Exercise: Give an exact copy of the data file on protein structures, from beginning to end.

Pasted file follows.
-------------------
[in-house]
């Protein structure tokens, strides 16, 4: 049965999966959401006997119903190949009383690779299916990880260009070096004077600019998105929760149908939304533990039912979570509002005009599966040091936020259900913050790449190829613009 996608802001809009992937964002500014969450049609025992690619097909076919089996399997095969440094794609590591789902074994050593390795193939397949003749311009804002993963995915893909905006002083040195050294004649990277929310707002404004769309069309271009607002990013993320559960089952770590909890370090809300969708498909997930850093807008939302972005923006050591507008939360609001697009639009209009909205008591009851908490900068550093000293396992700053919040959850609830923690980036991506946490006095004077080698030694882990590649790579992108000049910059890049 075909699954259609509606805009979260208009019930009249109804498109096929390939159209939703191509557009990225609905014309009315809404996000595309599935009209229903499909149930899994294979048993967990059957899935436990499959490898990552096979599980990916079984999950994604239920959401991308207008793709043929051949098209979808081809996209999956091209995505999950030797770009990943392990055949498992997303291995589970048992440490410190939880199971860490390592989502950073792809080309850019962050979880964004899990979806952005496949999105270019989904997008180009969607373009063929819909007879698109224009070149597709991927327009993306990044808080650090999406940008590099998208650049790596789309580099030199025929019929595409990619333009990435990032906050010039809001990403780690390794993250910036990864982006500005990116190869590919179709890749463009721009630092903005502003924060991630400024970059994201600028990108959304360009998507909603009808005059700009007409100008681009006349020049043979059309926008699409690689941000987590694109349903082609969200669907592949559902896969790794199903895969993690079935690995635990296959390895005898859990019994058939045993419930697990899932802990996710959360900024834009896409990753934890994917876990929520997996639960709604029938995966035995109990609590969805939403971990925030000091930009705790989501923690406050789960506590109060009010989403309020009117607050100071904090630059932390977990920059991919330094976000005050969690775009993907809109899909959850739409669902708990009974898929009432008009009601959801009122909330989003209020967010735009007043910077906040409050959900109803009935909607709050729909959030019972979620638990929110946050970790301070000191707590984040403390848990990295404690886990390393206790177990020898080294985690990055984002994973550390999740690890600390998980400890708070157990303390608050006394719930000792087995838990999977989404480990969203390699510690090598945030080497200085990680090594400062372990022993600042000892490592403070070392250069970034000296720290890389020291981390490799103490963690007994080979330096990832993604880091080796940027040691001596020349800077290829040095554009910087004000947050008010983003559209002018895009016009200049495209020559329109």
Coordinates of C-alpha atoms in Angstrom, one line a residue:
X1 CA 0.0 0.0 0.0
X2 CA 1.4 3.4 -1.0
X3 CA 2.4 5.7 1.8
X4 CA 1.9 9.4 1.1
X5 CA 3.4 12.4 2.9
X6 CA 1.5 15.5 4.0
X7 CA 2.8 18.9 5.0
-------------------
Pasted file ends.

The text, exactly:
[in-house]
């Protein structure tokens, strides 16, 4: 049965999966959401006997119903190949009383690779299916990880260009070096004077600019998105929760149908939304533990039912979570509002005009599966040091936020259900913050790449190829613009 996608802001809009992937964002500014969450049609025992690619097909076919089996399997095969440094794609590591789902074994050593390795193939397949003749311009804002993963995915893909905006002083040195050294004649990277929310707002404004769309069309271009607002990013993320559960089952770590909890370090809300969708498909997930850093807008939302972005923006050591507008939360609001697009639009209009909205008591009851908490900068550093000293396992700053919040959850609830923690980036991506946490006095004077080698030694882990590649790579992108000049910059890049 075909699954259609509606805009979260208009019930009249109804498109096929390939159209939703191509557009990225609905014309009315809404996000595309599935009209229903499909149930899994294979048993967990059957899935436990499959490898990552096979599980990916079984999950994604239920959401991308207008793709043929051949098209979808081809996209999956091209995505999950030797770009990943392990055949498992997303291995589970048992440490410190939880199971860490390592989502950073792809080309850019962050979880964004899990979806952005496949999105270019989904997008180009969607373009063929819909007879698109224009070149597709991927327009993306990044808080650090999406940008590099998208650049790596789309580099030199025929019929595409990619333009990435990032906050010039809001990403780690390794993250910036990864982006500005990116190869590919179709890749463009721009630092903005502003924060991630400024970059994201600028990108959304360009998507909603009808005059700009007409100008681009006349020049043979059309926008699409690689941000987590694109349903082609969200669907592949559902896969790794199903895969993690079935690995635990296959390895005898859990019994058939045993419930697990899932802990996710959360900024834009896409990753934890994917876990929520997996639960709604029938995966035995109990609590969805939403971990925030000091930009705790989501923690406050789960506590109060009010989403309020009117607050100071904090630059932390977990920059991919330094976000005050969690775009993907809109899909959850739409669902708990009974898929009432008009009601959801009122909330989003209020967010735009007043910077906040409050959900109803009935909607709050729909959030019972979620638990929110946050970790301070000191707590984040403390848990990295404690886990390393206790177990020898080294985690990055984002994973550390999740690890600390998980400890708070157990303390608050006394719930000792087995838990999977989404480990969203390699510690090598945030080497200085990680090594400062372990022993600042000892490592403070070392250069970034000296720290890389020291981390490799103490963690007994080979330096990832993604880091080796940027040691001596020349800077290829040095554009910087004000947050008010983003559209002018895009016009200049495209020559329109």
Coordinates of C-alpha atoms in Angstrom, one line a residue:
X1 CA 0.0 0.0 0.0
X2 CA 1.4 3.4 -1.0
X3 CA 2.4 5.7 1.8
X4 CA 1.9 9.4 1.1
X5 CA 3.4 12.4 2.9
X6 CA 1.5 15.5 4.0
X7 CA 2.8 18.9 5.0